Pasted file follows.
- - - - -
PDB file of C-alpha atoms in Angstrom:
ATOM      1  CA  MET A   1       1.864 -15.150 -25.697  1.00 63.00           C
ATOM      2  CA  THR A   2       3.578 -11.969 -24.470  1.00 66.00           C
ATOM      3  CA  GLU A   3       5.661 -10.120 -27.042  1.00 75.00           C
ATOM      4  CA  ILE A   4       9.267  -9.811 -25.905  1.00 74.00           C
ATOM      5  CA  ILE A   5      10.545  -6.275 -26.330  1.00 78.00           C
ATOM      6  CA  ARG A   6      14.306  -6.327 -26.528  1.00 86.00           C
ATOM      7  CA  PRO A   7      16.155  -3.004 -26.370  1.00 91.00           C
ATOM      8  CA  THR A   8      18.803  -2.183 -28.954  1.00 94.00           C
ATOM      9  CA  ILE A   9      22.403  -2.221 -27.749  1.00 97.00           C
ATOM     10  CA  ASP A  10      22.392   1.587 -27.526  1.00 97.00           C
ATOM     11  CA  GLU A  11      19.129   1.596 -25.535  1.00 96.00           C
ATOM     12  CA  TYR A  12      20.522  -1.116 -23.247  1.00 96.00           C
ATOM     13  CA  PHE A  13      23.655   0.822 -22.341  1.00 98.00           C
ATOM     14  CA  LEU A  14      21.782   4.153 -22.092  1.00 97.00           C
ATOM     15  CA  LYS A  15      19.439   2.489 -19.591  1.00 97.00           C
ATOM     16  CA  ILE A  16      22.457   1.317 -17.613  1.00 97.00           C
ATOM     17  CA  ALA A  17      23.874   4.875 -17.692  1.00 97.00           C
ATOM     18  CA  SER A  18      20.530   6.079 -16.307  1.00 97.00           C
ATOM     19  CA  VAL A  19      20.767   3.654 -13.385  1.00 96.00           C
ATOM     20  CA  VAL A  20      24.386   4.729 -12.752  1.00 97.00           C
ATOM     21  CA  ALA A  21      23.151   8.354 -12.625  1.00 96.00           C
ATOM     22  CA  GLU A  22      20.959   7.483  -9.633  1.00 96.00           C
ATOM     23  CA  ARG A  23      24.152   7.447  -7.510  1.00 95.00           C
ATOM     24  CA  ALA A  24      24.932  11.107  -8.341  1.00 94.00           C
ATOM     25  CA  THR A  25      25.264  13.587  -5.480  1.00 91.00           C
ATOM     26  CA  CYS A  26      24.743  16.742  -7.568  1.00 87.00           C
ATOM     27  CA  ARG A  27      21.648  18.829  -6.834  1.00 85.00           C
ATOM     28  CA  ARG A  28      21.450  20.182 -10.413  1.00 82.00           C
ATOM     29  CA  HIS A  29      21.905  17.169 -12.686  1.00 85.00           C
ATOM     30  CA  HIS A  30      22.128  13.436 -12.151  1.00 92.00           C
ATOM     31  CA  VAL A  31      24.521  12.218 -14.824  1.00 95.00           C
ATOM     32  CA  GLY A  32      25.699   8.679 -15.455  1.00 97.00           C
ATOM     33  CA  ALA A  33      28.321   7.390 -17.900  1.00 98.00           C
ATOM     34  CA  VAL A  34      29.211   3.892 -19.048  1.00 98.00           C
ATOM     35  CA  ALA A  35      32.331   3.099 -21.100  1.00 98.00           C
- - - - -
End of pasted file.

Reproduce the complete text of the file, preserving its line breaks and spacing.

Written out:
PDB file of C-alpha atoms in Angstrom:
ATOM      1  CA  MET A   1       1.864 -15.150 -25.697  1.00 63.00           C
ATOM      2  CA  THR A   2       3.578 -11.969 -24.470  1.00 66.00           C
ATOM      3  CA  GLU A   3       5.661 -10.120 -27.042  1.00 75.00           C
ATOM      4  CA  ILE A   4       9.267  -9.811 -25.905  1.00 74.00           C
ATOM      5  CA  ILE A   5      10.545  -6.275 -26.330  1.00 78.00           C
ATOM      6  CA  ARG A   6      14.306  -6.327 -26.528  1.00 86.00           C
ATOM      7  CA  PRO A   7      16.155  -3.004 -26.370  1.00 91.00           C
ATOM      8  CA  THR A   8      18.803  -2.183 -28.954  1.00 94.00           C
ATOM      9  CA  ILE A   9      22.403  -2.221 -27.749  1.00 97.00           C
ATOM     10  CA  ASP A  10      22.392   1.587 -27.526  1.00 97.00           C
ATOM     11  CA  GLU A  11      19.129   1.596 -25.535  1.00 96.00           C
ATOM     12  CA  TYR A  12      20.522  -1.116 -23.247  1.00 96.00           C
ATOM     13  CA  PHE A  13      23.655   0.822 -22.341  1.00 98.00           C
ATOM     14  CA  LEU A  14      21.782   4.153 -22.092  1.00 97.00           C
ATOM     15  CA  LYS A  15      19.439   2.489 -19.591  1.00 97.00           C
ATOM     16  CA  ILE A  16      22.457   1.317 -17.613  1.00 97.00           C
ATOM     17  CA  ALA A  17      23.874   4.875 -17.692  1.00 97.00           C
ATOM     18  CA  SER A  18      20.530   6.079 -16.307  1.00 97.00           C
ATOM     19  CA  VAL A  19      20.767   3.654 -13.385  1.00 96.00           C
ATOM     20  CA  VAL A  20      24.386   4.729 -12.752  1.00 97.00           C
ATOM     21  CA  ALA A  21      23.151   8.354 -12.625  1.00 96.00           C
ATOM     22  CA  GLU A  22      20.959   7.483  -9.633  1.00 96.00           C
ATOM     23  CA  ARG A  23      24.152   7.447  -7.510  1.00 95.00           C
ATOM     24  CA  ALA A  24      24.932  11.107  -8.341  1.00 94.00           C
ATOM     25  CA  THR A  25      25.264  13.587  -5.480  1.00 91.00           C
ATOM     26  CA  CYS A  26      24.743  16.742  -7.568  1.00 87.00           C
ATOM     27  CA  ARG A  27      21.648  18.829  -6.834  1.00 85.00           C
ATOM     28  CA  ARG A  28      21.450  20.182 -10.413  1.00 82.00           C
ATOM     29  CA  HIS A  29      21.905  17.169 -12.686  1.00 85.00           C
ATOM     30  CA  HIS A  30      22.128  13.436 -12.151  1.00 92.00           C
ATOM     31  CA  VAL A  31      24.521  12.218 -14.824  1.00 95.00           C
ATOM     32  CA  GLY A  32      25.699   8.679 -15.455  1.00 97.00           C
ATOM     33  CA  ALA A  33      28.321   7.390 -17.900  1.00 98.00           C
ATOM     34  CA  VAL A  34      29.211   3.892 -19.048  1.00 98.00           C
ATOM     35  CA  ALA A  35      32.331   3.099 -21.100  1.00 98.00           C